It's an age-old conundrum: How do you promote yourself to managers or prospective employers without sounding too impressed with yourself? The answer, says Jeffrey Pfeffer of the Stanford Graduate School of Business, is to get a recruiter to do the promotion for you.
Having someone else sing your praises can take the edge off negotiations where money, position and status are at stake, says Pfeffer, a professor of organizational behavior. For one thing, you're seen as a more pleasant person than someone who's pushing their own virtues. For another, you're more likely to get a better salary or contract, he believes.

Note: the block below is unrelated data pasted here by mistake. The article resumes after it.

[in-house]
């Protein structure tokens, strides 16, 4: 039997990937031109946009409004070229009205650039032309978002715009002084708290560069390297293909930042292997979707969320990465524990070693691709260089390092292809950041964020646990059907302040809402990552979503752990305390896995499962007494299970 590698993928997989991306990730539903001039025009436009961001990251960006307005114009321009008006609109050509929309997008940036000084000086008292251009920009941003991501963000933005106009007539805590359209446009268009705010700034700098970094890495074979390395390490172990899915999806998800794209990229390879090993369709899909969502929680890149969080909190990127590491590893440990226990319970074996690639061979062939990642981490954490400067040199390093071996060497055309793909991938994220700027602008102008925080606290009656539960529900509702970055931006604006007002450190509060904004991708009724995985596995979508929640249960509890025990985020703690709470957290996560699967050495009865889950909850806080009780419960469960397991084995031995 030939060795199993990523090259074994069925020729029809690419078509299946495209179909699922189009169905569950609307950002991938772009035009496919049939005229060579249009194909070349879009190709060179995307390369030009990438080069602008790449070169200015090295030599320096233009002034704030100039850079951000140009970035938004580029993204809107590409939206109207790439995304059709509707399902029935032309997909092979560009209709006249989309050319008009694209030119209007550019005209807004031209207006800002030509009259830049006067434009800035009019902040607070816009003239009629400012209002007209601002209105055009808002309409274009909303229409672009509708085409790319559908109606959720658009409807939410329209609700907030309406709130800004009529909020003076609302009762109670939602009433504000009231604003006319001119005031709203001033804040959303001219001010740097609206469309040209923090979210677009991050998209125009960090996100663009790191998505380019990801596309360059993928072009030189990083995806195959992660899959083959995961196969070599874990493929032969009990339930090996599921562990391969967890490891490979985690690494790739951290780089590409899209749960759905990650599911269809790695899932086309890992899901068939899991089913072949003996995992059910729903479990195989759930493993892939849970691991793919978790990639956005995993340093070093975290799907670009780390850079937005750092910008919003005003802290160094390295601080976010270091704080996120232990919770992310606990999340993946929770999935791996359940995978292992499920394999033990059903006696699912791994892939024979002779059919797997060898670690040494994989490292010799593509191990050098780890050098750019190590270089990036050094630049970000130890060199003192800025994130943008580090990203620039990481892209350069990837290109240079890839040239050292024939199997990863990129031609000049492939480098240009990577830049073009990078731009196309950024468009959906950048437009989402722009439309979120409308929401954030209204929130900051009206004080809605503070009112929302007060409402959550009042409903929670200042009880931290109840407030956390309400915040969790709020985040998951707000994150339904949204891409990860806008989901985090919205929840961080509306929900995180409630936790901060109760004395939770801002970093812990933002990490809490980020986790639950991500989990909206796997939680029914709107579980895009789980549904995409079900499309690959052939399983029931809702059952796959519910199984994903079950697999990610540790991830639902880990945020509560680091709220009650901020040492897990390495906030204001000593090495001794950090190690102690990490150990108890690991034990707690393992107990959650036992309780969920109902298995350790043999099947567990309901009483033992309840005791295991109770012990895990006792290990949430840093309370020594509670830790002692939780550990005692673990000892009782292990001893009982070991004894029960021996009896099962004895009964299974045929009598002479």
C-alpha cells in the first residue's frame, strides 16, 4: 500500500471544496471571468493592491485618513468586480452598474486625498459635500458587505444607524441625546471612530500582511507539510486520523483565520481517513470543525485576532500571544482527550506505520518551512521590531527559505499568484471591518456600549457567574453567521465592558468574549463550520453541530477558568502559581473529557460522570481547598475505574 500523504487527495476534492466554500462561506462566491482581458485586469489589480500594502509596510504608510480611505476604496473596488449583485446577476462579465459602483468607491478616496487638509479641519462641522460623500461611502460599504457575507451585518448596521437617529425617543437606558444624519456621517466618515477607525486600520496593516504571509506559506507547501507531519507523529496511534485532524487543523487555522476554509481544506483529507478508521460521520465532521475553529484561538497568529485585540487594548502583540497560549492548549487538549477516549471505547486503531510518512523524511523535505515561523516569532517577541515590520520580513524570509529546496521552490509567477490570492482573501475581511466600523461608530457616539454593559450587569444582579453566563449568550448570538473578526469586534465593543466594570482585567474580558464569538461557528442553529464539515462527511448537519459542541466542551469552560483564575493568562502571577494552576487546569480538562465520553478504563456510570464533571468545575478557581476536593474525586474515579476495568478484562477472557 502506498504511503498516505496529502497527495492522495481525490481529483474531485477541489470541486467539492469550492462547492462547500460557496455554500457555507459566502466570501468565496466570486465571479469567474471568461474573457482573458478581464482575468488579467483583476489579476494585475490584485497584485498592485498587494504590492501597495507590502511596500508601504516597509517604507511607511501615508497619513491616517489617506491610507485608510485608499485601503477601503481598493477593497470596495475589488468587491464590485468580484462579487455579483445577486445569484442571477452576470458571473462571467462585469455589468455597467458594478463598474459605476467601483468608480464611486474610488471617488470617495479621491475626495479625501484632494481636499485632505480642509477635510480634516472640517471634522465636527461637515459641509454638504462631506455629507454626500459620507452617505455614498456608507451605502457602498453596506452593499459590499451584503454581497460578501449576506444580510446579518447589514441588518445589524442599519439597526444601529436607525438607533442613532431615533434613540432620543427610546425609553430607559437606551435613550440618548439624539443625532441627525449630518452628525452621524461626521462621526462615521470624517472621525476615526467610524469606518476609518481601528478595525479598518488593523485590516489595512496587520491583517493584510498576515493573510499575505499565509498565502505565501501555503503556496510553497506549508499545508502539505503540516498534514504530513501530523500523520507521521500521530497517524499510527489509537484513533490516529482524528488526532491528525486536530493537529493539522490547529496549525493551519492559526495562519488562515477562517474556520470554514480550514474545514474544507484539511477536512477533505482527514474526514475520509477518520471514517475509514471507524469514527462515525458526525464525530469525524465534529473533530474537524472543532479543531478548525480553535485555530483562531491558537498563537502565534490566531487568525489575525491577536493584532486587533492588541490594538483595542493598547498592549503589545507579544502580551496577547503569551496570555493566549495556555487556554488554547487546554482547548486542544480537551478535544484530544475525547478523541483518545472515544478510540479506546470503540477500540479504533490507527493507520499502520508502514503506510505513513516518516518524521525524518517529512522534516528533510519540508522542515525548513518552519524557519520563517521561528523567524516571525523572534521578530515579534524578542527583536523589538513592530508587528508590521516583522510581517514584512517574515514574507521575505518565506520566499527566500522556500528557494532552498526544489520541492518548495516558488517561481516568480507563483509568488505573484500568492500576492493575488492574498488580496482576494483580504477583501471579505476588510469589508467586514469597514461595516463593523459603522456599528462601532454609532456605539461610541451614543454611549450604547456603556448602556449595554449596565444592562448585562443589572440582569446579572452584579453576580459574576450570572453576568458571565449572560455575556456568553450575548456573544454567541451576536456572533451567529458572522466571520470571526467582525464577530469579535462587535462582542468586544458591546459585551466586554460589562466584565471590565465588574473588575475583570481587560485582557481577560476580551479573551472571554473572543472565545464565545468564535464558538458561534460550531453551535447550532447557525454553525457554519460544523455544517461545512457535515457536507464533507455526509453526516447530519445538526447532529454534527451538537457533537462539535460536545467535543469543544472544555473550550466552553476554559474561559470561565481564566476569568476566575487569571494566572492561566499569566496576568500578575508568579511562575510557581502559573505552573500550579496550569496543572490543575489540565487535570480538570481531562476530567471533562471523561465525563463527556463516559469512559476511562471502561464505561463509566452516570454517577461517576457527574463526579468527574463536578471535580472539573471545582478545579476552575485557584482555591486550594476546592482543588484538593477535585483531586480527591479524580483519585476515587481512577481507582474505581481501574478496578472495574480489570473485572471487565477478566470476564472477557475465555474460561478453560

While research has been conducted on the negative effects agents and recruiters might have, their "positive interpersonal effect" hasn't been thoroughly examined. To determine how such intermediaries can help lessen the negative consequences of self-promotion, Pfeffer and several colleagues conducted studies to measure the reaction of decision-makers (specifically, hiring managers and book editors) to job candidates and prospective authors. In each case, the candidate fared better when they had a third-party champion.
The reason? "An agent or recruiter can say things that you could never say about yourself, and can shield you from interpersonal frictions," Pfeffer says.